March 10, 2018
When you were growing up, picture day at school was never one of your favorites. That’s because you’ve always been self-conscious of your bite problems (malocclusion). Now that you’re an adult, you’ve discovered that the issues go beyond just aesthetics. Your malocclusion could lead to jaw problems, affects the way you speak and the digestion of your food. You need a tried and true method to make corrections, which is why your orthodontist in McMurray says that braces are the best route to take. Continue reading to learn more about the process.
How do Braces Work?
Braces are effective in correcting your smile because they apply constant pressure to your teeth, encouraging them to properly align over time. In addition, they are very durable, which ensures that they can stand up to the rigors of all the food and beverages that will bombard them throughout the treatment process.
Your dentist has two types of braces available. Here’s how each works:
- Traditional Braces – These are the traditional metal kind that you probably picture when you think of braces in McMurray. They consist of metal brackets that are placed on the teeth and are surrounded by elastic bands that hold a metal archwire in place. The latter is used to apply pressure to your teeth and will be adjusted every four to eight weeks.
- Ceramic Braces – This option offers the benefits of the constant pressure of braces with a more appealing look. The difference is that the brackets are made from tooth-colored ceramic, which the archwire snaps into. The latter will apply a controlled amount of pressure to your teeth throughout the process to encourage them to adjust to their final corrected position.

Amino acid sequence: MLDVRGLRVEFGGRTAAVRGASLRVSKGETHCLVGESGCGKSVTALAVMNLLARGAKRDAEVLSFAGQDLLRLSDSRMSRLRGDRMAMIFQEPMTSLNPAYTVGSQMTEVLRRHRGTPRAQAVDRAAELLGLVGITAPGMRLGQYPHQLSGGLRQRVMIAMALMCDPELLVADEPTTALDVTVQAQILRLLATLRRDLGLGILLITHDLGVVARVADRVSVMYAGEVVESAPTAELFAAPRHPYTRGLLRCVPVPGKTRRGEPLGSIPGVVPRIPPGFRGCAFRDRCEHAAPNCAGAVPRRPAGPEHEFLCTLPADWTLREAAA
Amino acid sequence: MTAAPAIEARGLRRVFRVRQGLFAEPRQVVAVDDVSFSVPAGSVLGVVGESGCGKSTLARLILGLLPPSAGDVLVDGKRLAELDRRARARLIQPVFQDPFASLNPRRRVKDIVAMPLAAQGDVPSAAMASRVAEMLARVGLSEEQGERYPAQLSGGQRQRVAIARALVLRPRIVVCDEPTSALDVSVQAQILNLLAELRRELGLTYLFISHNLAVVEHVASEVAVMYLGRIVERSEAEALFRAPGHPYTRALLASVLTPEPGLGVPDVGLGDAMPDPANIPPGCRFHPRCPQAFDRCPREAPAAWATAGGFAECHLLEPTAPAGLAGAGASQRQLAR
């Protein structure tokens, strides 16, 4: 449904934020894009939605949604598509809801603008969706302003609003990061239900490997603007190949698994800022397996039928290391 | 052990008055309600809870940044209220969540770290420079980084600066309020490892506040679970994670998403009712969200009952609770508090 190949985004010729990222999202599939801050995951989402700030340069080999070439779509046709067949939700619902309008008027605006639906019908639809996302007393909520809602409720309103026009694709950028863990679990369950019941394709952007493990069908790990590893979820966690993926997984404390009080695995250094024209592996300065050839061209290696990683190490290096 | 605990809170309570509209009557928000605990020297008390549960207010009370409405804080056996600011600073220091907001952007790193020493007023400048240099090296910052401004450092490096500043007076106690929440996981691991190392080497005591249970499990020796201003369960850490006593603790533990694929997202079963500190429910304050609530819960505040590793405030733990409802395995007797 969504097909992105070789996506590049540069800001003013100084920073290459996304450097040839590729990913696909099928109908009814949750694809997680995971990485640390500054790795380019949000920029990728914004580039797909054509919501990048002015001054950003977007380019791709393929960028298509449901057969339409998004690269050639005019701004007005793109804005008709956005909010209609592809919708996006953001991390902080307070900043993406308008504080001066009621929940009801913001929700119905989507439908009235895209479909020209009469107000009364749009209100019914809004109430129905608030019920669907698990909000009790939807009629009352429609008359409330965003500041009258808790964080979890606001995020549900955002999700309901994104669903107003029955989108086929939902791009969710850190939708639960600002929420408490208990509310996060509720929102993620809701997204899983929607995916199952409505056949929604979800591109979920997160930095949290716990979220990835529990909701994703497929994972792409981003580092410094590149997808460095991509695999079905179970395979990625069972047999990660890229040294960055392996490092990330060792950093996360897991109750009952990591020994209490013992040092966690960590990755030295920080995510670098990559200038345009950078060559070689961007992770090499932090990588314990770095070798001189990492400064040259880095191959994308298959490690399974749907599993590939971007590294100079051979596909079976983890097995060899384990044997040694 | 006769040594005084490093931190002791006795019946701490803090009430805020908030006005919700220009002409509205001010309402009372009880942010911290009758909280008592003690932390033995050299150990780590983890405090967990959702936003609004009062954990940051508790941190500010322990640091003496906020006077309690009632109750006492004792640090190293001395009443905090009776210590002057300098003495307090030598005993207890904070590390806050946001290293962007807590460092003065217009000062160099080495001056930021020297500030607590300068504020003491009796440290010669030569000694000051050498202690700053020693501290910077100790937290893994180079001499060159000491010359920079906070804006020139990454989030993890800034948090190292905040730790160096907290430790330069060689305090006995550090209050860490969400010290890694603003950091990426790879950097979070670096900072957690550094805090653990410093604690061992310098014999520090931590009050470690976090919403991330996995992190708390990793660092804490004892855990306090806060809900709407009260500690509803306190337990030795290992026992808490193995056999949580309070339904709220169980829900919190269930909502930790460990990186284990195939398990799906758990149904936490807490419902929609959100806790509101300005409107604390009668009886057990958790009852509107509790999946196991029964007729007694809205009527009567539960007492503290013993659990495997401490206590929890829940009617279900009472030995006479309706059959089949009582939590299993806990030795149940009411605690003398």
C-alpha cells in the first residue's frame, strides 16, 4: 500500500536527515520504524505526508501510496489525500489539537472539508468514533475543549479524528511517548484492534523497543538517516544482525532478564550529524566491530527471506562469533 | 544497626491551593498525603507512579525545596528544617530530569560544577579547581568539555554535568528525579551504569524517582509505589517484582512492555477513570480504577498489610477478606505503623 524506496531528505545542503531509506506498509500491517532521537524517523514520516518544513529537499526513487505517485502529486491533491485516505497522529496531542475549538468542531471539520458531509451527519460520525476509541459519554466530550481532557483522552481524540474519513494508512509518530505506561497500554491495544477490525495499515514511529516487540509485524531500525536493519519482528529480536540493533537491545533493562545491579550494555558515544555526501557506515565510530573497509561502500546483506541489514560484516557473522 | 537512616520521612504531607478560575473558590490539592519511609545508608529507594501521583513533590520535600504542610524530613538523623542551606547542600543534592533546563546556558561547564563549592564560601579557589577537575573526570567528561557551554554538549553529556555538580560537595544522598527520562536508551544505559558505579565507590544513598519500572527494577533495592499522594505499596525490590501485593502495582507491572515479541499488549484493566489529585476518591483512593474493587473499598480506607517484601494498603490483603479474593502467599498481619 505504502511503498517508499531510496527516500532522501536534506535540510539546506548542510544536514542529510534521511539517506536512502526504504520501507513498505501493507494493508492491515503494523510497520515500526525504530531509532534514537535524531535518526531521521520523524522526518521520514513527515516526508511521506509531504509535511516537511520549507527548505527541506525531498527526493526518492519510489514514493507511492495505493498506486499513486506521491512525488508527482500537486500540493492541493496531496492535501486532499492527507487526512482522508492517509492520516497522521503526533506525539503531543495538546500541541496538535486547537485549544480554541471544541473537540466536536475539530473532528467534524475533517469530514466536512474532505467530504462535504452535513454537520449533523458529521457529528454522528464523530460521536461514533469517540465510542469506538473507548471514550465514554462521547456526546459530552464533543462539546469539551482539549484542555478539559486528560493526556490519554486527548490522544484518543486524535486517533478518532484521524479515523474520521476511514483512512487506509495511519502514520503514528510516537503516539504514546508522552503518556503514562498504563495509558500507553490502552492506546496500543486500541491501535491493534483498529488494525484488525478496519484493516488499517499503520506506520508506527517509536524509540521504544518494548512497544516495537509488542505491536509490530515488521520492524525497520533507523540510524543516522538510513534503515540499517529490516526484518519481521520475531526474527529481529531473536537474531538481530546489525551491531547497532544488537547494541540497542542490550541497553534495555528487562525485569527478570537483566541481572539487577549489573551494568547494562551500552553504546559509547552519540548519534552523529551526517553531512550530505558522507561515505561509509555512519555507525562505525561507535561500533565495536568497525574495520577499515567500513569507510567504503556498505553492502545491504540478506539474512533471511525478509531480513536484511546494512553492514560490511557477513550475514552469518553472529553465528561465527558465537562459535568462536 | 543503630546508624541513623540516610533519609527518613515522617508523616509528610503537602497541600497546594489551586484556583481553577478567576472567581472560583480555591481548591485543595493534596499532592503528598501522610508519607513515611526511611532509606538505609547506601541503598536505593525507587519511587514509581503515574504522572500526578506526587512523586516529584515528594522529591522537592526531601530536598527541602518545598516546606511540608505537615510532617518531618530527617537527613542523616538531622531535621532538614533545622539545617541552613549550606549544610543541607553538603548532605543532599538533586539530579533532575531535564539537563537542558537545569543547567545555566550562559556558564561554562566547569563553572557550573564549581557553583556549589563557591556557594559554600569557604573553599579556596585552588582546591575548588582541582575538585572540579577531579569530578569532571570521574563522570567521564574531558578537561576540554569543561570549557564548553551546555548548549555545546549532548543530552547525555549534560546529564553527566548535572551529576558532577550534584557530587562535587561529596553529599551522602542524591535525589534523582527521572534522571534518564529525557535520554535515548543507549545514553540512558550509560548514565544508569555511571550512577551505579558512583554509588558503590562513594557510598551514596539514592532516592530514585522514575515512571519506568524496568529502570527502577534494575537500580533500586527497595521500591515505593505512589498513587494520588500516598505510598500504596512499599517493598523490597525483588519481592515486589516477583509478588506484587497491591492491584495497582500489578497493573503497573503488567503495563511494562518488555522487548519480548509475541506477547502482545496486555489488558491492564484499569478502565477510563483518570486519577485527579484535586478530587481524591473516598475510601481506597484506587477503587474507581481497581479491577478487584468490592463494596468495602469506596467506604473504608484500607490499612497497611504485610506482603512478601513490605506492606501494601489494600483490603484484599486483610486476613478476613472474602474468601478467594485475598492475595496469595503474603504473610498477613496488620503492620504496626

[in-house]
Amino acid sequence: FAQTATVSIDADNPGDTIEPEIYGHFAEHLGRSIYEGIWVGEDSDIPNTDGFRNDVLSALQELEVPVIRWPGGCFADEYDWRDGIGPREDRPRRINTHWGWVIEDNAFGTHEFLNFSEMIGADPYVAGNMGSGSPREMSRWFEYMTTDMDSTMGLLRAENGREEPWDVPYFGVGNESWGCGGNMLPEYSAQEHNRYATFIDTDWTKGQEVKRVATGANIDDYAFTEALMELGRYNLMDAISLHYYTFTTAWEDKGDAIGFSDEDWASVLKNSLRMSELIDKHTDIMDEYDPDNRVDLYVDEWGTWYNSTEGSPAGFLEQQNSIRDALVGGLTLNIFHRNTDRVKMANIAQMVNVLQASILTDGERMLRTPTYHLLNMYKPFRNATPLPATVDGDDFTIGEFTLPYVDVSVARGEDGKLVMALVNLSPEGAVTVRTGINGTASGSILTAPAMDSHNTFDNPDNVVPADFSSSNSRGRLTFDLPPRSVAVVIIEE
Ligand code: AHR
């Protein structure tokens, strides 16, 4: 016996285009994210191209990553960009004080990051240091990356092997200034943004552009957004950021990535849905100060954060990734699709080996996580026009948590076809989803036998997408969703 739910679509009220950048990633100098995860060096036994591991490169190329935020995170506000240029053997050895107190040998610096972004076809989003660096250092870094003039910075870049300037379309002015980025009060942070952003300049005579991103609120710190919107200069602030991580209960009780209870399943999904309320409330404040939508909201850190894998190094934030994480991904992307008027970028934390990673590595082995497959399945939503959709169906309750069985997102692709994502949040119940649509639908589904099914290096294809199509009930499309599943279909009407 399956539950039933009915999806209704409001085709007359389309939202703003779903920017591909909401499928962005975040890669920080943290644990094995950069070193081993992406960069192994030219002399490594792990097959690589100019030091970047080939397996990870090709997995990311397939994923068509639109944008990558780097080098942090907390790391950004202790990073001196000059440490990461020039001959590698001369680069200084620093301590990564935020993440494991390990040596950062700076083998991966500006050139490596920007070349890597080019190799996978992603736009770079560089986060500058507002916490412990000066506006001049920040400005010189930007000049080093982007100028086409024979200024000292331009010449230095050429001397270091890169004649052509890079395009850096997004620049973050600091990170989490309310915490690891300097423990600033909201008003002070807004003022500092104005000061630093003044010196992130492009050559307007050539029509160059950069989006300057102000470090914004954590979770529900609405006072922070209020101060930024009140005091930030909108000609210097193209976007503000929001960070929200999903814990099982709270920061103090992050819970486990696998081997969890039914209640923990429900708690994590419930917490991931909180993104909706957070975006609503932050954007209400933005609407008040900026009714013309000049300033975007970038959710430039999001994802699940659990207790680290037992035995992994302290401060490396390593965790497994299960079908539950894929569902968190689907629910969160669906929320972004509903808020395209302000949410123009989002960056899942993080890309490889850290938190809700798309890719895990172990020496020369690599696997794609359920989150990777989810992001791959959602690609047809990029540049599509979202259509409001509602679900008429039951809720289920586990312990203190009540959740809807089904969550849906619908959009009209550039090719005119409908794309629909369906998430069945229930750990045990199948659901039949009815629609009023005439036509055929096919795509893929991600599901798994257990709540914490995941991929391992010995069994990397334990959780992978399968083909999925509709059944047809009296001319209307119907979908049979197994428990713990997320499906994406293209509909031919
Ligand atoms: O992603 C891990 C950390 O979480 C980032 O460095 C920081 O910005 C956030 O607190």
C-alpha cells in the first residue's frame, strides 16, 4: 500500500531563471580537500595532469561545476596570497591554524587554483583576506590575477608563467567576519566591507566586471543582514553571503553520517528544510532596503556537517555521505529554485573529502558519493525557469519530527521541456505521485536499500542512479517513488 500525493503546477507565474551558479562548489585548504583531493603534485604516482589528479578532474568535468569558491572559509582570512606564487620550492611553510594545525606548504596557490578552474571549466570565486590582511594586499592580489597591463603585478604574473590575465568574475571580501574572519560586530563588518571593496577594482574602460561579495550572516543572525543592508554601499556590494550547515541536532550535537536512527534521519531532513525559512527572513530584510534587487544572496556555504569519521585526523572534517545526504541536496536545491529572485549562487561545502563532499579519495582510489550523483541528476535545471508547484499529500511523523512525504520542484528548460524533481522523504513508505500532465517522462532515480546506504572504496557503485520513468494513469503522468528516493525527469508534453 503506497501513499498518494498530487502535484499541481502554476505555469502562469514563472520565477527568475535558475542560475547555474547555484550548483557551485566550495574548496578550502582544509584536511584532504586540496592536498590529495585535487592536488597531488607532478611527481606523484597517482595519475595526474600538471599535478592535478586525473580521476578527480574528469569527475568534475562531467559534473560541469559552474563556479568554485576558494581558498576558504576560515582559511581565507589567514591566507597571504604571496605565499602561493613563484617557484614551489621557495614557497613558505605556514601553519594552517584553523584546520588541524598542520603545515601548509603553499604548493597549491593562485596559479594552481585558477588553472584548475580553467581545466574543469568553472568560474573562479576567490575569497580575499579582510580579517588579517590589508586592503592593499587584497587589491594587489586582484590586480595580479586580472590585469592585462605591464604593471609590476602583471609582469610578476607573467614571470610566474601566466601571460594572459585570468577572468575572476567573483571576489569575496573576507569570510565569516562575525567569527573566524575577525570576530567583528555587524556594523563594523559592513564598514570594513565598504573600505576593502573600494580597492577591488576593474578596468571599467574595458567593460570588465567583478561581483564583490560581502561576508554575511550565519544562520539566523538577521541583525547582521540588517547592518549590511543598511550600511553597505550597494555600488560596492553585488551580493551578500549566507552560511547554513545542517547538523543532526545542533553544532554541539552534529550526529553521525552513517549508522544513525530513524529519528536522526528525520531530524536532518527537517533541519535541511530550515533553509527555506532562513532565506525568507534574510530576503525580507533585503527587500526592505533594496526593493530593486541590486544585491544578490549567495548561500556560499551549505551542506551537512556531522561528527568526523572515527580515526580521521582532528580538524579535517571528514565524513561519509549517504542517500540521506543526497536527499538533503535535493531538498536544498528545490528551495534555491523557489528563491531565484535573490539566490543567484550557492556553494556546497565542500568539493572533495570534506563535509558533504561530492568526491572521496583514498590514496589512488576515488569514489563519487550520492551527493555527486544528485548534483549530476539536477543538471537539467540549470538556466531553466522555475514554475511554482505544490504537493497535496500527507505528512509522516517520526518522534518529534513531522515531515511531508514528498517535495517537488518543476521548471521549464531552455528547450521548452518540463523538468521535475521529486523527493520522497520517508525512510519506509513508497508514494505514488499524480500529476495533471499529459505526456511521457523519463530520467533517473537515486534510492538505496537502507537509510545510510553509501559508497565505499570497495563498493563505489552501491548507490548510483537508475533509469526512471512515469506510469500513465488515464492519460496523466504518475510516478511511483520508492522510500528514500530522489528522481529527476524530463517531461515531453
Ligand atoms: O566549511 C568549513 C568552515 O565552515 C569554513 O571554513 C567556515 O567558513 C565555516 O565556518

What are the Benefits of Correcting Your Bite?
Each tooth plays an integral role in your ability to chew and digest your food. When they don’t meet properly at the mesh point, there will be a loss in function. Therefore, you won’t be able to fully digest your food. Furthermore, you’ll experience problems pronouncing certain words, as the position of your teeth plays an important role in forming particular sounds. When your bite is corrected, these challenges won’t be a factor.
Another problem that could arise from malocclusion is a condition called temporomandibular joint (TMJ) disorder. This is the joint that is mainly responsible for opening and closing your jaw. When there is malocclusion, it alters the alignment, creating uneven distribution of force in the joint, which can cause pain and inflammation. Correcting your bite is a great way to prevent this condition.
In addition to the corrective benefits, when your teeth are straight, you’re going to feel like a new person. Instead of running from the camera, you’ll be running to it!
So to get the process of fixing your bite started, reach out to your local dentist today!
About the Author
Practicing orthodontics for over 20 years, Dr. Gary Cartwright earned his Doctor of Dental Medicine degree from the University of Pittsburgh. He then went on to receive his Orthodontics degree from the University of New York, Stoney Brook. A board-certified orthodontist, Dr. Cartwright practices at Cartwright Orthodontics and can be reached for more information through his website.
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